Security Configuration Guide for Acunetix Standard and Premium On-Premises

Your Acunetix installation contains a number of sensitive data items which need to be kept secure from unauthorized access. The Acunetix Security Configuration Guide will provide information on the areas in your Acunetix installation which require particular attention as they may contain such sensitive data items.

Recommendations for added security

Securing Network Access to the Acunetix machine (inbound)

You should restrict incoming traffic to your Acunetix installation in the same way you would restrict access to any other corporate server containing critical data. Basically, only allow incoming traffic from sources which are legitimate authorized users. You would typically achieve this by whitelisting only trusted IP addresses, and forcing remote authorized users to reach the machine through a corporate VPN layer to ensure legitimate access from the corporate LAN and not from some untrusted source.

More specifically, you need to keep in mind that Acunetix needs to receive inbound connections on the following ports:

  • port 3443 for the UI and for API access, including CI/CD integration
  • port 7880 for the AcuSensor bridge when AcuSensor agents are in use

Securing Network Access from the Acunetix machine (outbound)

Your Acunetix installation has legitimate needs to contact other network devices to perform its scanning activities. It needs to contact:

  • Target web application to scan them for vulnerabilities
  • Other services, which provide additional functionality in Acunetix. These include:
  • mail server to send email notifications
  • issue tracker web services
  • OpenVAS Network Scanner
  • proxy servers to pass traffic through them before reaching target web applications or other Acunetix services

Let’s look at each of these in more detail.

Securing Network access to the Target Web Applications

Acunetix must be able to connect to the web applications that you wish to scan. The scanning is usually done on TCP ports 80 and 443. In this case, you might want to restrict all outbound access with appropriate corporate firewall rules, with exceptions for ports 80/443. Since your Acunetix installation will need to scan various web applications, it is normally acceptable to allow unrestricted outbound access to destination TCP ports 80 and 443 (for HTTP and HTTPS respectively) in the public internet space, and to specific local area network hosts where applicable.

These same firewall rules will be used to allow Acunetix to connect to the Acunetix services, such as the License Management System and the service used to detect Out of Band vulnerabilities.

Securing Network access for other services used by Acunetix

For all other destinations, you should create exceptions to allow outbound traffic to only those other services strictly necessary for the operation of your Acunetix installation, such as:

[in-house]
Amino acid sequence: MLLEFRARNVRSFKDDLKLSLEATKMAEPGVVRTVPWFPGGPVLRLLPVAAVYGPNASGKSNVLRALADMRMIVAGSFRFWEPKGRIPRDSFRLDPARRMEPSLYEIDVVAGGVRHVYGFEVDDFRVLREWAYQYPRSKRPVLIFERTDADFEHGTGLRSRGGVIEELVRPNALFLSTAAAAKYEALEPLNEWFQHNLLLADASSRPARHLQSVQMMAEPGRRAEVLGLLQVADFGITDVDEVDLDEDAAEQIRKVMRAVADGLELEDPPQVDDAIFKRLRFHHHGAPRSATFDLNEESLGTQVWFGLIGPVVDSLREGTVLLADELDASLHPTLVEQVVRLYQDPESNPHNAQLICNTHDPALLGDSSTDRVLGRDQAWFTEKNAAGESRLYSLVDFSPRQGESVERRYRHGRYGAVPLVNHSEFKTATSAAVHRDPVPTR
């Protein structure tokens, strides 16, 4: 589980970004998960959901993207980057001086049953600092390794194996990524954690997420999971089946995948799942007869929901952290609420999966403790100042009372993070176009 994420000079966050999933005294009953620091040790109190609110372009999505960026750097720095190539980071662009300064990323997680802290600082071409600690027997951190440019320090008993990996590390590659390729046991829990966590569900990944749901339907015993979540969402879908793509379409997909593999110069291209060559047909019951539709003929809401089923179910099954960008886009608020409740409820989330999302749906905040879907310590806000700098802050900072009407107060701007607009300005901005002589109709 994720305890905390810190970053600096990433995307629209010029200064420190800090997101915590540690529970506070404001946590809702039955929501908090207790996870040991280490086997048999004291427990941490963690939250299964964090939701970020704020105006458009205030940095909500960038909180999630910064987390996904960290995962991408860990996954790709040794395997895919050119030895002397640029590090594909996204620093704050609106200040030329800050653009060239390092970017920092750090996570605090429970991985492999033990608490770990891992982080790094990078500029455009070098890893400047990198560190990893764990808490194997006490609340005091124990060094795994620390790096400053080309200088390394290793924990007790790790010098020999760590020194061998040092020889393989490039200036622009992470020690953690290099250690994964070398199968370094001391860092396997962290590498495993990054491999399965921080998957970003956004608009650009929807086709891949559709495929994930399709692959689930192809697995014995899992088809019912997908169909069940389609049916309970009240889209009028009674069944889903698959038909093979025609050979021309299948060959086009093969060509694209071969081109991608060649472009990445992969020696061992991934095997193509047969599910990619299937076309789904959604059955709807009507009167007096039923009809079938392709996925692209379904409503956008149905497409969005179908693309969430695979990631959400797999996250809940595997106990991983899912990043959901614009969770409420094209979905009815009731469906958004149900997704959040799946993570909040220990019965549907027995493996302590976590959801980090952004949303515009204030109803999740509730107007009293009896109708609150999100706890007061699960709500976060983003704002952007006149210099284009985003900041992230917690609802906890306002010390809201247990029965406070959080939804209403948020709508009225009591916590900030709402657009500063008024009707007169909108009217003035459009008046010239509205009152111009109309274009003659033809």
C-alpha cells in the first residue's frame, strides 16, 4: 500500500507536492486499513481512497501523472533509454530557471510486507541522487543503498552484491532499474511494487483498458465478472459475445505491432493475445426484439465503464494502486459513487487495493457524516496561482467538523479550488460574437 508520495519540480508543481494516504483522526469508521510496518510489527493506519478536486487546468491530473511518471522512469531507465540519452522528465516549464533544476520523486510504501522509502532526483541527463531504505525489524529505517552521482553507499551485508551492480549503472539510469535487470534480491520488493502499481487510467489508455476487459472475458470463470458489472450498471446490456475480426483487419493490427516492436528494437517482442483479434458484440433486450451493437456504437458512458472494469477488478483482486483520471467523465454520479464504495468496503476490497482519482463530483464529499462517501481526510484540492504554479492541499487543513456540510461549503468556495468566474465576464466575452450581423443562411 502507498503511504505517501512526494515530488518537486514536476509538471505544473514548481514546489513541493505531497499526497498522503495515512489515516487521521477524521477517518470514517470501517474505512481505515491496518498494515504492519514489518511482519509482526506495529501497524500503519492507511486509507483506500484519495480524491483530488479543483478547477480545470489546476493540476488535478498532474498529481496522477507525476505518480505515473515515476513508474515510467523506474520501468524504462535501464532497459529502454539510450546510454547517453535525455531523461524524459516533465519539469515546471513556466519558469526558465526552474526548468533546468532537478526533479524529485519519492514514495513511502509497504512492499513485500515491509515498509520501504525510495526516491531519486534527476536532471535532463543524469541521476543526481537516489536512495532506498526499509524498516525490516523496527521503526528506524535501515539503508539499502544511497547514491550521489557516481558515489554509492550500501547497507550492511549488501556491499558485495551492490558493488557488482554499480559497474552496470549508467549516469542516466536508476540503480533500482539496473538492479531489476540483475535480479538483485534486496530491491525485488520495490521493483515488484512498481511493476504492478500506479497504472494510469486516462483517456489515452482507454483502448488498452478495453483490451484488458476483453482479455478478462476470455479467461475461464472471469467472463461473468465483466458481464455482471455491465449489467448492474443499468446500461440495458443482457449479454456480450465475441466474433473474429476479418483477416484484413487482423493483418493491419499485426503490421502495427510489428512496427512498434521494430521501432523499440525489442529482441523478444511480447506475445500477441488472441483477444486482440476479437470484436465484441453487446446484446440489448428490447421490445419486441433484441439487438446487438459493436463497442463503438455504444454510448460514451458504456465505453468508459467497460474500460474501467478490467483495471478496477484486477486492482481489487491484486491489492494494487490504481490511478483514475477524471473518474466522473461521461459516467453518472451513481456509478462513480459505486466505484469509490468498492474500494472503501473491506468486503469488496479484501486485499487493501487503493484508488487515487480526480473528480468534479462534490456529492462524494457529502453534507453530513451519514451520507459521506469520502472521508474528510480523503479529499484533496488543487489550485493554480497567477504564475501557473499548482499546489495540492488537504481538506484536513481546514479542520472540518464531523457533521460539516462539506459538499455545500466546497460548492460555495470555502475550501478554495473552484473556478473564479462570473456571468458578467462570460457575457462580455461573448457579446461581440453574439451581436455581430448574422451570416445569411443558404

• proxy servers used for outbound communications
  • mail servers for notification delivery
  • issue trackers used for integration with Acunetix
  • network scanning engines (OpenVAS)

Obviously, if you are not leveraging some of these functionalities, you can avoid opening up ports unnecessarily.

Special Note about the use of Proxy Servers

If you have configured your Acunetix installation to use proxy servers for its outbound traffic needs, you will need to apply the same restriction concepts mentioned above on the proxy servers themselves.

Moverover, if you have configured your Acunetix installation to use proxy servers for ALL its traffic, you may be able to further restrict outbound access on the Acunetix machine to non-proxy-server hosts.

Keep your Acunetix installation separate from other services

To further harden your Acunetix installation, you should ensure that no other unnecessary services / applications are deployed to the Acunetix machine.

Blocking Acunetix from connecting to reserved IP Address ranges

You can further enhance the hardening of your Acunetix installation by blocking access to restricted IP Addresses. You can do this when you do not need to scan any resources on ip addresses situated in the local area network. This comes in handy when you have Acunetix installed on cloud hosting services, such as Amazon AWS, Google Cloud or Microsoft Azure, and you want to ensure that no scanning is affected on machines which are part of your network.

Edit the custom_settings.xml file to set the BlockReservedIps setting (read this for more information about the custom_settings.xml file):


  <!-- other settings -->


  <!-- other settings -->


This will block the scanner and the LSR from connecting to:

  • IPv4 restricted IP Addresses:
  • IPv6 restricted IP Addresses:
  • Loopback
  • Link Local addresses
  • Site Local addresses
  • Private addresses

This would, for example, block access to the AWS EC2 meta-data endpoint provided by Amazon for each EC2 instance. The meta-data endpoint IP Addresses are (IPv4) and fd00:ec2::254 (IPv6). For more information about the AWS EC2 meta-data endpoint:


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